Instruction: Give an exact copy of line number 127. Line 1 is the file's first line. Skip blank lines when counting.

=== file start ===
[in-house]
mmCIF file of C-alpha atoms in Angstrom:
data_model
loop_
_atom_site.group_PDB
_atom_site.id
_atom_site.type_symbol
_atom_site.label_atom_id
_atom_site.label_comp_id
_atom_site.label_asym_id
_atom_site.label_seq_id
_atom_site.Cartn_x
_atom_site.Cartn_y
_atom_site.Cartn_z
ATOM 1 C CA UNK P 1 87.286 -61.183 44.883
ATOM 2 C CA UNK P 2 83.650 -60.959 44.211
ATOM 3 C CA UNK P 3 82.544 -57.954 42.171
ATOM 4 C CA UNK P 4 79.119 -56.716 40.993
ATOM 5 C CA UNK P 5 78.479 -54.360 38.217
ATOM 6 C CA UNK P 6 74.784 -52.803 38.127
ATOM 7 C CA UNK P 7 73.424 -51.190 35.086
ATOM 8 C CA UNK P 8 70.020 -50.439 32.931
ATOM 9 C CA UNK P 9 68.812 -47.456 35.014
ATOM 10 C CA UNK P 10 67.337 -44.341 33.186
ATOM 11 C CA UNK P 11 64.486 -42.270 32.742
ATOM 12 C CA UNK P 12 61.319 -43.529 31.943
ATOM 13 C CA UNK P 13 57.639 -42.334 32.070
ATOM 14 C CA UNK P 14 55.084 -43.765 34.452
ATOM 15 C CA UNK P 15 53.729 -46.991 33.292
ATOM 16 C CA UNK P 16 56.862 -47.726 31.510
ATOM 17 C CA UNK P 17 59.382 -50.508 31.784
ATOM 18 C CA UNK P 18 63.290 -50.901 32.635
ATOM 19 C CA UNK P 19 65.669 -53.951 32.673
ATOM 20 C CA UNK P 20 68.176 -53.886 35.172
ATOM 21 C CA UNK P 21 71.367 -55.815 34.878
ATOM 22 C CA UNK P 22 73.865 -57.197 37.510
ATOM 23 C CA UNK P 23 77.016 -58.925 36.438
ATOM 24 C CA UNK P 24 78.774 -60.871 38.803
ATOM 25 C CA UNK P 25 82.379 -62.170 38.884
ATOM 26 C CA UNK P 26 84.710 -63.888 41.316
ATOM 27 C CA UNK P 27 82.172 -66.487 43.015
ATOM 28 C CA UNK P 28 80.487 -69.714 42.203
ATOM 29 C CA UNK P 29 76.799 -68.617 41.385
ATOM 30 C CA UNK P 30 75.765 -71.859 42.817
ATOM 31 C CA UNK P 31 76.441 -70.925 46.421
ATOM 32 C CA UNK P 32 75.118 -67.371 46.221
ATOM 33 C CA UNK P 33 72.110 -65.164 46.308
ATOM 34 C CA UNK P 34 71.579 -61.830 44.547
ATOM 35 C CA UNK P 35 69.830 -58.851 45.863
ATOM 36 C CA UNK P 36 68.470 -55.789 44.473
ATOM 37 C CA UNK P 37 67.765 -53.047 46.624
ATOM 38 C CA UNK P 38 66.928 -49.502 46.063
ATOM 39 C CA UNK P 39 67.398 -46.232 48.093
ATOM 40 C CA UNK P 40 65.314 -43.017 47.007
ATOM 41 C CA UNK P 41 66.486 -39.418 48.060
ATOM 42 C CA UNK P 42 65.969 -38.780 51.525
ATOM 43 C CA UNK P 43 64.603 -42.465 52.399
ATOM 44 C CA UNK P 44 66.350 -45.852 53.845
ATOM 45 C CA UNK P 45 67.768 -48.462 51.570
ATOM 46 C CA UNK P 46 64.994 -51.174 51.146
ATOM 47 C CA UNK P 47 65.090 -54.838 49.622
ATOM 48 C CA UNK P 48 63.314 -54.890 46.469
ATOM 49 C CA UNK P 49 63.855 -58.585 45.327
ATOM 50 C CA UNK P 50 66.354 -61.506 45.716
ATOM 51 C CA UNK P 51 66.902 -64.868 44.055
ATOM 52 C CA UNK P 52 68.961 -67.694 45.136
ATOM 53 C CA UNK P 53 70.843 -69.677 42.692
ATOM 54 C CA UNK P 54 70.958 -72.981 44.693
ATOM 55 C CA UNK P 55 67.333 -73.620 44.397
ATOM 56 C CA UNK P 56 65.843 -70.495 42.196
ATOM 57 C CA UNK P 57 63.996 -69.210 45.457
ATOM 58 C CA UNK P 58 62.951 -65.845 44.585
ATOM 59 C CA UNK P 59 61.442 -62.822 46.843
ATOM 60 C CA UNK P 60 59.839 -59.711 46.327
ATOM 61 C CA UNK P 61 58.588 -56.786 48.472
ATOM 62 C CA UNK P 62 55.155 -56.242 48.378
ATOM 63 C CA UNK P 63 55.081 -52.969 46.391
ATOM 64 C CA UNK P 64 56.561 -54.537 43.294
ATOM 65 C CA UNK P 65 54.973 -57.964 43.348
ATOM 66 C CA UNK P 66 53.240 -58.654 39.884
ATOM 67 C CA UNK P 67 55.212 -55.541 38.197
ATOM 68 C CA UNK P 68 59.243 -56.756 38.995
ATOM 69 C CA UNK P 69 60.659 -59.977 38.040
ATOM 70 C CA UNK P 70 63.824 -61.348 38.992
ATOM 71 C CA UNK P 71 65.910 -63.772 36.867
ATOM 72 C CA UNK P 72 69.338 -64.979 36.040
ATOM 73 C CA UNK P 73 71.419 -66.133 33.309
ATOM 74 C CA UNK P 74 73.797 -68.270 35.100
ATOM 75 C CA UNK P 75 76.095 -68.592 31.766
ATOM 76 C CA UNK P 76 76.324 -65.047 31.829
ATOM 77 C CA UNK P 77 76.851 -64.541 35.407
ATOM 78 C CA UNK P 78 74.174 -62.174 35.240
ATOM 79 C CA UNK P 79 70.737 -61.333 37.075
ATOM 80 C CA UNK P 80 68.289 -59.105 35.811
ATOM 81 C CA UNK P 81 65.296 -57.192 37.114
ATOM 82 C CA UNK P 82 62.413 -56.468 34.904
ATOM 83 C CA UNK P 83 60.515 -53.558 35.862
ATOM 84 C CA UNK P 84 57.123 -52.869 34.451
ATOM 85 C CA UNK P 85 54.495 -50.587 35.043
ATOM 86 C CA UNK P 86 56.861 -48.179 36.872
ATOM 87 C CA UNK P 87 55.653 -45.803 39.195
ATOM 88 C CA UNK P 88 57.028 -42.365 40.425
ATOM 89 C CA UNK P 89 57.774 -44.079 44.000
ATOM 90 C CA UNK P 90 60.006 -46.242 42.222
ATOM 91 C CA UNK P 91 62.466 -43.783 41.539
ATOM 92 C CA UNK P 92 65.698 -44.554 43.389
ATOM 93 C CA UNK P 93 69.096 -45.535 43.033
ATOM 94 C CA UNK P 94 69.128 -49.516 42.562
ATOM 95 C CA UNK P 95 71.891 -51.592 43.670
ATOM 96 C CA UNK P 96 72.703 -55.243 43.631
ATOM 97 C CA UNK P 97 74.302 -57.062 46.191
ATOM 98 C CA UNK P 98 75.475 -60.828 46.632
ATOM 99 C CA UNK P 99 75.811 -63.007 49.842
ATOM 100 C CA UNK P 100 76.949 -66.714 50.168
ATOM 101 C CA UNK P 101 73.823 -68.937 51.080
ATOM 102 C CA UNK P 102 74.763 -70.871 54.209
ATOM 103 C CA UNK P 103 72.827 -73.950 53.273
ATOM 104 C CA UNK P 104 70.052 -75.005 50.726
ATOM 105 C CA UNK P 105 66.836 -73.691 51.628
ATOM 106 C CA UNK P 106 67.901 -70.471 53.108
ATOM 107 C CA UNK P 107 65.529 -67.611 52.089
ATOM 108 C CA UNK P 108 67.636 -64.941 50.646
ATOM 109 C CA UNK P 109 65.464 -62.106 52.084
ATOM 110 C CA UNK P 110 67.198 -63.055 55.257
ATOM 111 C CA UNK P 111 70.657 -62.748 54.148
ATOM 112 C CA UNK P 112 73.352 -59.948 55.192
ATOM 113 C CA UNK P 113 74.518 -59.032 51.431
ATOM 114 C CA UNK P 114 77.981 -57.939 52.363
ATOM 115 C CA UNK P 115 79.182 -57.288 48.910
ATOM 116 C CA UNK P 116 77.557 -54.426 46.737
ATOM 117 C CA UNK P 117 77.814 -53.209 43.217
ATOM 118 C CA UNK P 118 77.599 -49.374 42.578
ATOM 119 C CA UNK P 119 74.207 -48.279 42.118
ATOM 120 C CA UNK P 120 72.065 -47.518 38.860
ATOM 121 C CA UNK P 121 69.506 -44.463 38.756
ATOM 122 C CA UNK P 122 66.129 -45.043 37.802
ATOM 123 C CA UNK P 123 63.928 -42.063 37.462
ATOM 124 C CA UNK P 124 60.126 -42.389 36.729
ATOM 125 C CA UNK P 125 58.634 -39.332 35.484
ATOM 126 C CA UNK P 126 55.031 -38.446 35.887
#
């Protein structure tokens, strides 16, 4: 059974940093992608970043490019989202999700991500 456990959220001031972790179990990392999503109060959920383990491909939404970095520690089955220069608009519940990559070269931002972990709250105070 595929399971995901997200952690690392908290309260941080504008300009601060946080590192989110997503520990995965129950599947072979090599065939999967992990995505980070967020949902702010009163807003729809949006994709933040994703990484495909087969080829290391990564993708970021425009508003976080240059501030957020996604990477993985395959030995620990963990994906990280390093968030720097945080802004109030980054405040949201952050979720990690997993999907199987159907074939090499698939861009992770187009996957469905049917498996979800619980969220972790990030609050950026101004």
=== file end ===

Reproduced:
ATOM 113 C CA UNK P 113 74.518 -59.032 51.431